The Wexit would face the same obstacles that the other movements sovereignists

Le Wexit ferait face aux mêmes obstacles que les autres mouvements souverainistes

The grievances of the Canadians of the West, which are largely based on the perception that the federal government is opposed to the exploitation of oil and gas resources and the belief that the region makes a contribution disproportionate to the Confederation.

22 December 2019 13: 40 pm

Updated at 18h12

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The Wexit would face the same obstacles that the other movements sovereignists

Lauren Krugel

The Canadian Press

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CALGARY — The recent secessionist movements in the world offer some encouraging examples to Albertans or Saskatchewanians who want to transform their province into an independent country, according to experts of the question.

The “Wexit” — a play on words apparent with the “Brexit” — has appeared in the political lexicon canadian, a sign of the tensions between the West and the central government.

This apparent gap has widened a little more in the wake of the federal elections of October, when the liberals were deferred to the power of a minority, even if they have been swept up in Alberta and Saskatchewan.

Paul Hamilton, political scientist at Brock University, in St. Catharines, recalled that the secessionist movements are born usually of ethnic conflict historical.

“And then there’s another category of secession, often the horse of battle of a few people with an Internet connection,” he says. Shake it like a protest movement or, frankly, a joke.”

The grievances of the Canadians of the West, which are largely based on the perception that the federal government is opposed to the exploitation of oil and gas resources and the belief that the region makes a contribution disproportionate to the Confederation.

The independence of the West want to form their own political party, to elect members of parliament and ask for a referendum on the issue. They are present in Alberta, Saskatchewan, Manitoba and British Columbia.

Their program is to want to declare their independence of Canada, to leave the Commonwealth, to elect a president and to align with u.s. policies. They want to establish their own defence policy, their own police forces and their currency. They do not specify neither the cost nor the logistics.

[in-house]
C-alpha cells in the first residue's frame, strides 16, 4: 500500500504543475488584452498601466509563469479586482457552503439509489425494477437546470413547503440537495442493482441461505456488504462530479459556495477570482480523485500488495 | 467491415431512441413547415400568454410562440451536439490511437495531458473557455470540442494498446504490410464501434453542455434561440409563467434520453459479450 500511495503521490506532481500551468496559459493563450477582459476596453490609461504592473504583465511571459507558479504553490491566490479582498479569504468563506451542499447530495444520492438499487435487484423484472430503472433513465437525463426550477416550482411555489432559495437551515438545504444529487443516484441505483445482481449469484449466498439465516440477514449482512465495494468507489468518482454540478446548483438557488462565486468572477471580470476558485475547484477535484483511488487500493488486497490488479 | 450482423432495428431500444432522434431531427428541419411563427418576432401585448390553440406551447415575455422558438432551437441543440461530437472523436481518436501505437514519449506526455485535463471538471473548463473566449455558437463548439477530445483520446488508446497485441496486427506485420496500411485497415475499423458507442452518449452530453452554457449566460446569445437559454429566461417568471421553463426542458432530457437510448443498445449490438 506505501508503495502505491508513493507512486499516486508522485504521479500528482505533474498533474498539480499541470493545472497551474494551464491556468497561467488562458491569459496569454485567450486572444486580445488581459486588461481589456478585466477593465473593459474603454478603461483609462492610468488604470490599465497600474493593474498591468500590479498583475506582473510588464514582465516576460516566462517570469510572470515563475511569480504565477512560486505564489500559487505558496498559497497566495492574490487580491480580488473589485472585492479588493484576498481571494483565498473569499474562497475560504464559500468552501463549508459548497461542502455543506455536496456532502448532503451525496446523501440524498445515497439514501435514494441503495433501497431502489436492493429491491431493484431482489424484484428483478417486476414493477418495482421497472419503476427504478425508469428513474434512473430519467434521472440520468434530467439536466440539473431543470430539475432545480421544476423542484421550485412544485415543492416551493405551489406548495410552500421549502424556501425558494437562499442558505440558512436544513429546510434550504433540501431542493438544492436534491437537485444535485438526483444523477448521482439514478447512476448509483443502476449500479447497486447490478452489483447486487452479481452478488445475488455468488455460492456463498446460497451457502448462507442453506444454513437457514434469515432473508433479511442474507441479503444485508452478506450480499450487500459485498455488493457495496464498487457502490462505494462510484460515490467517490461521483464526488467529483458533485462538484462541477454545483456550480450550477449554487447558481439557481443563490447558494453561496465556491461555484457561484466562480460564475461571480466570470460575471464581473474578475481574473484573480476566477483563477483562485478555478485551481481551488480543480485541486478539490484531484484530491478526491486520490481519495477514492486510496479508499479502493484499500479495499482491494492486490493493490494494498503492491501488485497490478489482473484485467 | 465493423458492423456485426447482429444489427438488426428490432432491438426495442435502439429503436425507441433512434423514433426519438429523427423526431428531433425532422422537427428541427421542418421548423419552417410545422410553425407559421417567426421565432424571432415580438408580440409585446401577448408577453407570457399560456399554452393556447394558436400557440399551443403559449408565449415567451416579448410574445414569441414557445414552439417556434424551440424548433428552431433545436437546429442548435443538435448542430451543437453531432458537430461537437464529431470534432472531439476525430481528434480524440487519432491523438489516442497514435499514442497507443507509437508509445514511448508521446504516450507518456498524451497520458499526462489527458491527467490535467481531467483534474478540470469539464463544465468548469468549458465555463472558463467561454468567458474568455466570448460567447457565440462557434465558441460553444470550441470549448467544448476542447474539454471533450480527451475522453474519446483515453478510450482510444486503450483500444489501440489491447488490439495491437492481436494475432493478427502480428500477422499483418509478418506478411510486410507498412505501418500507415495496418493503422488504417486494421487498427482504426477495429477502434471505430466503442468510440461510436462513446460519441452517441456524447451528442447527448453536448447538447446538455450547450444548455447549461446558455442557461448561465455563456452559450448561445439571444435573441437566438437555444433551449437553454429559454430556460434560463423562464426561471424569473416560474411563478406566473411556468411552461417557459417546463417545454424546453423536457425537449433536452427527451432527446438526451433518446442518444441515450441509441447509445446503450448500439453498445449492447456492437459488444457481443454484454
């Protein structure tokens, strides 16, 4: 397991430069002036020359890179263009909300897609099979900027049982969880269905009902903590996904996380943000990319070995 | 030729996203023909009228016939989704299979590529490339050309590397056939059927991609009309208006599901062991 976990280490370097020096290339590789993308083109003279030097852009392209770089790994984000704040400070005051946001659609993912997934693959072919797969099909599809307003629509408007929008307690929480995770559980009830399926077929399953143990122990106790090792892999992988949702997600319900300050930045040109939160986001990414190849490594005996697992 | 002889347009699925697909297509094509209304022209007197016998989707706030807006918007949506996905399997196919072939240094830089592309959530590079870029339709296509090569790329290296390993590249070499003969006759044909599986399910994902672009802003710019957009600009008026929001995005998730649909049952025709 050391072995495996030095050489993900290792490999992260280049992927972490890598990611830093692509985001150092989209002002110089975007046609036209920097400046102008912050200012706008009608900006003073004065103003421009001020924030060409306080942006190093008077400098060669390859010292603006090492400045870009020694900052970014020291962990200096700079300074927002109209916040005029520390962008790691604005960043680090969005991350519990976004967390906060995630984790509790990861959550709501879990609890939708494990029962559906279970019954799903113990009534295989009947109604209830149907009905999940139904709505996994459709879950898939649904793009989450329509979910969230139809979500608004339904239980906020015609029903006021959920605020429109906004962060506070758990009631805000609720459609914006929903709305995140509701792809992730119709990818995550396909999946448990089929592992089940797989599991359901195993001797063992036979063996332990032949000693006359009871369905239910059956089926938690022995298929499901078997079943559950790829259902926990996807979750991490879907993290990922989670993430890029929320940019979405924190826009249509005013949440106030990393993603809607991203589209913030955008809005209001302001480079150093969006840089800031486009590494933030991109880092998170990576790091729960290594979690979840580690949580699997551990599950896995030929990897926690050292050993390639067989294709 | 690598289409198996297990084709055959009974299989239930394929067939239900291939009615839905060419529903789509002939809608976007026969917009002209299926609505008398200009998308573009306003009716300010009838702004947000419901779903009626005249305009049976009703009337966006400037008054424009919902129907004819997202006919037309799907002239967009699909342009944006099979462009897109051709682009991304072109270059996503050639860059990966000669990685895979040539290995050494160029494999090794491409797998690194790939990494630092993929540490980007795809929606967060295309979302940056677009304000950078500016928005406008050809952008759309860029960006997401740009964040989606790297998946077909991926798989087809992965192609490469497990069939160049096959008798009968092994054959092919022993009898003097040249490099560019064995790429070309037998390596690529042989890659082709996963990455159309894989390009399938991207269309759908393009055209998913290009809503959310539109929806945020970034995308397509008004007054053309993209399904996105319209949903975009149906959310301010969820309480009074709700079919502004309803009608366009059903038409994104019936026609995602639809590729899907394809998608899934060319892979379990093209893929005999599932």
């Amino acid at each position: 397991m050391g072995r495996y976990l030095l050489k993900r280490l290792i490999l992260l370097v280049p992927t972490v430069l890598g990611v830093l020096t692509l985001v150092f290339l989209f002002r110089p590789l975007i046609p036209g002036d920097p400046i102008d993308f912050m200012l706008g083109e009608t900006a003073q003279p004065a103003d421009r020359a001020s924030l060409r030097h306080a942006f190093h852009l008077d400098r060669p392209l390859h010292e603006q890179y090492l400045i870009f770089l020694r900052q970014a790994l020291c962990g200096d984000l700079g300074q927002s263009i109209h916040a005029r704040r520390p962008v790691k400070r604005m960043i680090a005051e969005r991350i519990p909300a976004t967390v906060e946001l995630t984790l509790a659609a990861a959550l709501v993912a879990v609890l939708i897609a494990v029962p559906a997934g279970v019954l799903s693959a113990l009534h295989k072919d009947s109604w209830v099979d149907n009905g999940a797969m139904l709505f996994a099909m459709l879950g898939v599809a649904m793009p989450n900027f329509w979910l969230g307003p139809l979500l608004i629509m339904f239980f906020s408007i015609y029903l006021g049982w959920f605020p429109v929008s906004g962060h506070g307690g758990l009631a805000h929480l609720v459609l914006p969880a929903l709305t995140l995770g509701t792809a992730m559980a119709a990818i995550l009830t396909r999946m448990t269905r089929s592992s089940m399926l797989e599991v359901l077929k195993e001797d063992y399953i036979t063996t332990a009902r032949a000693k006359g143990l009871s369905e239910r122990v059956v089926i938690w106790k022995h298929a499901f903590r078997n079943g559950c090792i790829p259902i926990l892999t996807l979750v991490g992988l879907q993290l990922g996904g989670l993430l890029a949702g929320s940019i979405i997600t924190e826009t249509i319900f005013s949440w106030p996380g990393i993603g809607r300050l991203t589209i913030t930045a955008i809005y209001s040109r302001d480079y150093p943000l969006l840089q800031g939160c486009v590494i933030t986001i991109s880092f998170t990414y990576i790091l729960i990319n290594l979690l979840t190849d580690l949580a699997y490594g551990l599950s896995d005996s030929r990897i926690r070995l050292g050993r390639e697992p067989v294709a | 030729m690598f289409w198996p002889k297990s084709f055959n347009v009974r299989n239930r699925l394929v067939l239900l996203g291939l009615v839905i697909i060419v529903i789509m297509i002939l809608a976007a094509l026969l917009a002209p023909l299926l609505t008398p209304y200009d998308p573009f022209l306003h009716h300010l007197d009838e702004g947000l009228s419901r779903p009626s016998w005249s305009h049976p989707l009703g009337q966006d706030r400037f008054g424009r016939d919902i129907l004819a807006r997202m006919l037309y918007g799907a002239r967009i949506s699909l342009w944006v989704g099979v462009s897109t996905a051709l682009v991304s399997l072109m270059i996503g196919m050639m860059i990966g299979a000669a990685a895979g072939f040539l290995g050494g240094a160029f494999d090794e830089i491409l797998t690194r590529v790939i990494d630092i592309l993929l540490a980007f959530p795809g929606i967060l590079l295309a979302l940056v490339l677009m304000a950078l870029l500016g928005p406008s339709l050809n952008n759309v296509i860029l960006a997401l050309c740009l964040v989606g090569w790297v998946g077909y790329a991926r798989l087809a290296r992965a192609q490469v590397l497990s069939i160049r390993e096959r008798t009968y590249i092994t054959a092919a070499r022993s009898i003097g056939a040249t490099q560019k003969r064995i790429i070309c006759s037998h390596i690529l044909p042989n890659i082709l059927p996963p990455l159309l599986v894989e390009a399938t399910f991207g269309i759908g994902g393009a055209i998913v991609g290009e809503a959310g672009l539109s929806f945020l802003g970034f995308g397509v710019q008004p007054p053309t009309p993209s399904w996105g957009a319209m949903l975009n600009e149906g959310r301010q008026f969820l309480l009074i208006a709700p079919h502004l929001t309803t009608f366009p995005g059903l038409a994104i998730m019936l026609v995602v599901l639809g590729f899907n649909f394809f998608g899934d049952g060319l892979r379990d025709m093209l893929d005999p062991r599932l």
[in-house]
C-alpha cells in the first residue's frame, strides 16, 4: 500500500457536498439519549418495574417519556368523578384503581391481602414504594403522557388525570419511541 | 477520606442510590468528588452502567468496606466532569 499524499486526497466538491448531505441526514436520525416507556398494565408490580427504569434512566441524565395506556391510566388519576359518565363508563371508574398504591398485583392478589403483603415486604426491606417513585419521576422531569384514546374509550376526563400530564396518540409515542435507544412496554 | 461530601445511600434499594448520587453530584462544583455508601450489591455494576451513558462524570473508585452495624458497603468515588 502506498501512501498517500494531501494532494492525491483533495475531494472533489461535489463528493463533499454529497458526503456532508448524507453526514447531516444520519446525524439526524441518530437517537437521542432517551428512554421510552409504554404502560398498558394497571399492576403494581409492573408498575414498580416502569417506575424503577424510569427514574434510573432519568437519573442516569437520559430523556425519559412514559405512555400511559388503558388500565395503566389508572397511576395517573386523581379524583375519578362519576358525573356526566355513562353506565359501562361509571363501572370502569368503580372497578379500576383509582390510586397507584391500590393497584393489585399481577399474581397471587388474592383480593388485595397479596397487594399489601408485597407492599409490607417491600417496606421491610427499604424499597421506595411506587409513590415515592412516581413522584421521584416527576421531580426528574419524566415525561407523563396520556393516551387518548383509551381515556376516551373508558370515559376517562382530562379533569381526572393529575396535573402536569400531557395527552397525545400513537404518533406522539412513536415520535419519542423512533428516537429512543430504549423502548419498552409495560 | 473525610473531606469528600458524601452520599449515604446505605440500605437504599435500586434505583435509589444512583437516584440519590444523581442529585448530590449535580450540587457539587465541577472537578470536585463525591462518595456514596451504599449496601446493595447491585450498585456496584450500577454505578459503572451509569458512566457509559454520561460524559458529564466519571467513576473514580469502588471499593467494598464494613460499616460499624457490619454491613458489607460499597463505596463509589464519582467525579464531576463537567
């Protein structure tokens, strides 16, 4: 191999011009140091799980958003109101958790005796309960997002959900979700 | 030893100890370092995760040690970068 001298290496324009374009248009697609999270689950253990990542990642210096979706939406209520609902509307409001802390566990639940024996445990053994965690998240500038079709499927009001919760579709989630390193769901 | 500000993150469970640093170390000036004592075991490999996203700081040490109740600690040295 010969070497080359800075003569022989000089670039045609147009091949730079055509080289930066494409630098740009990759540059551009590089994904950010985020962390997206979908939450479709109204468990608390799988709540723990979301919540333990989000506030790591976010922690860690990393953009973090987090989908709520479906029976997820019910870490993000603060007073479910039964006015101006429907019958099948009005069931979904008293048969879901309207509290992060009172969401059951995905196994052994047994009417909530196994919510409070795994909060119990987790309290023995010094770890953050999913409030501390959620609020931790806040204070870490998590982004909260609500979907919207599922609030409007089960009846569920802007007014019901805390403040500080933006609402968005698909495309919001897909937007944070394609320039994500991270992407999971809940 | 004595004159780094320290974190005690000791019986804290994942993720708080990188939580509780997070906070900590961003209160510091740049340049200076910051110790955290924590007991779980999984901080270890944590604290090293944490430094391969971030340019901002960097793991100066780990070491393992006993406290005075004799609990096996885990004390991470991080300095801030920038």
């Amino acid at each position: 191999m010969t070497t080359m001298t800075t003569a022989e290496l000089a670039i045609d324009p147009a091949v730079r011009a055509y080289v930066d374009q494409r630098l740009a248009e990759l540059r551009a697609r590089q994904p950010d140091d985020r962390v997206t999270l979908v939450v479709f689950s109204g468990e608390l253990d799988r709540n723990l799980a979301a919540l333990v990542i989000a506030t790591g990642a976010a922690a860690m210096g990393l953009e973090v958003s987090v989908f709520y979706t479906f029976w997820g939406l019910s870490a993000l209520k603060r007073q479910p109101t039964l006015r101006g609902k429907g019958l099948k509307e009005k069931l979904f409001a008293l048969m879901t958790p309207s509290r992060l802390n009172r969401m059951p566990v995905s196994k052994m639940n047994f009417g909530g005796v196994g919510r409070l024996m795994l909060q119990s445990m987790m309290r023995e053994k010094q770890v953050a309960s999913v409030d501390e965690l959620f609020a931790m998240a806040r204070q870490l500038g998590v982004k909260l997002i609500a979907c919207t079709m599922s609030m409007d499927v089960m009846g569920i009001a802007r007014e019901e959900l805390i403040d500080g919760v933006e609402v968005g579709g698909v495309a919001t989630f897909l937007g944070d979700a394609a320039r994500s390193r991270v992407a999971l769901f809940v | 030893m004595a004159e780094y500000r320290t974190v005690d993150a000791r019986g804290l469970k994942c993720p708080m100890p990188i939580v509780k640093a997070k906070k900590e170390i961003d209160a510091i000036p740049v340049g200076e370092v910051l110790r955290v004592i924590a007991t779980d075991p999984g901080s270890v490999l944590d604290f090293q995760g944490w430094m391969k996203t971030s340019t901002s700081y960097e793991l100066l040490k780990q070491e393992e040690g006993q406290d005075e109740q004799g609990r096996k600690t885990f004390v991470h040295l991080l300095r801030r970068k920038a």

“We can always count on the secessionists for as it seems easy. But it is at this point that you realise that they are not serious, because it is incredibly complicated,” said Mr. Hamilton.

Examples

The Texas — formed its own country for nine years in the Nineteenth century — has long flirted with the idea of separating from the United States. There is a movement, established in 2005, which calls for a “nation-State independent and autonomous, free of the control of the bureaucrats and the political class in Washington”. It grows to a referendum on “Texit”.

According to a recent article published in the magazine The Atlantic, an independent Texas would be at the mercy of its share of the national debt of 22 trillion $ and a “transition very costly.”

And this is not because a population votes for independence that it will happen automatically.

In 1933, Western Australia voted to become independent, but Britain refused to allow this to happen.

More recent case: the Catalonia. The region has voted in favour of independence in a referendum in 2017, but the Spanish government rejected the results, claiming the process was illegal. Criminal proceedings have been initiated against several leaders of the pro-independence catalans, causing the recent major events.

Errol Mendes, a professor of law, University of Ottawa, said that supporters of the Wexit should realize that the right to independence, unilateral, does not exist under canadian law, or even international. “The main judge of this, whether we like it or not, it is our own supreme Court of Canada.”

In 1998, the country’s highest court had ruled that Quebec could negotiate conditions for access to the sovereignty if a referendum with a clear question, giving a net answer.

“The obligation to negotiate in good faith with the rest of Canada would be a huge obstacle potentially insurmountable”, says Mr. Mendes.

Sometimes, the separations can be friendly, such as in 1990 when the Czech Republic and Slovakia have decided to sail each of his side, ending the existence of Czechoslovakia.

“Is it that this could happen to Alberta? This has no chance of happening”, says professor of law.

A new independent State would not be immune to the tensions, secessionist. Mr. Mendes points out in particular that the First Nations signed treaties with the Crown. According to him, the Wexit would be “a recipe for chaos”.

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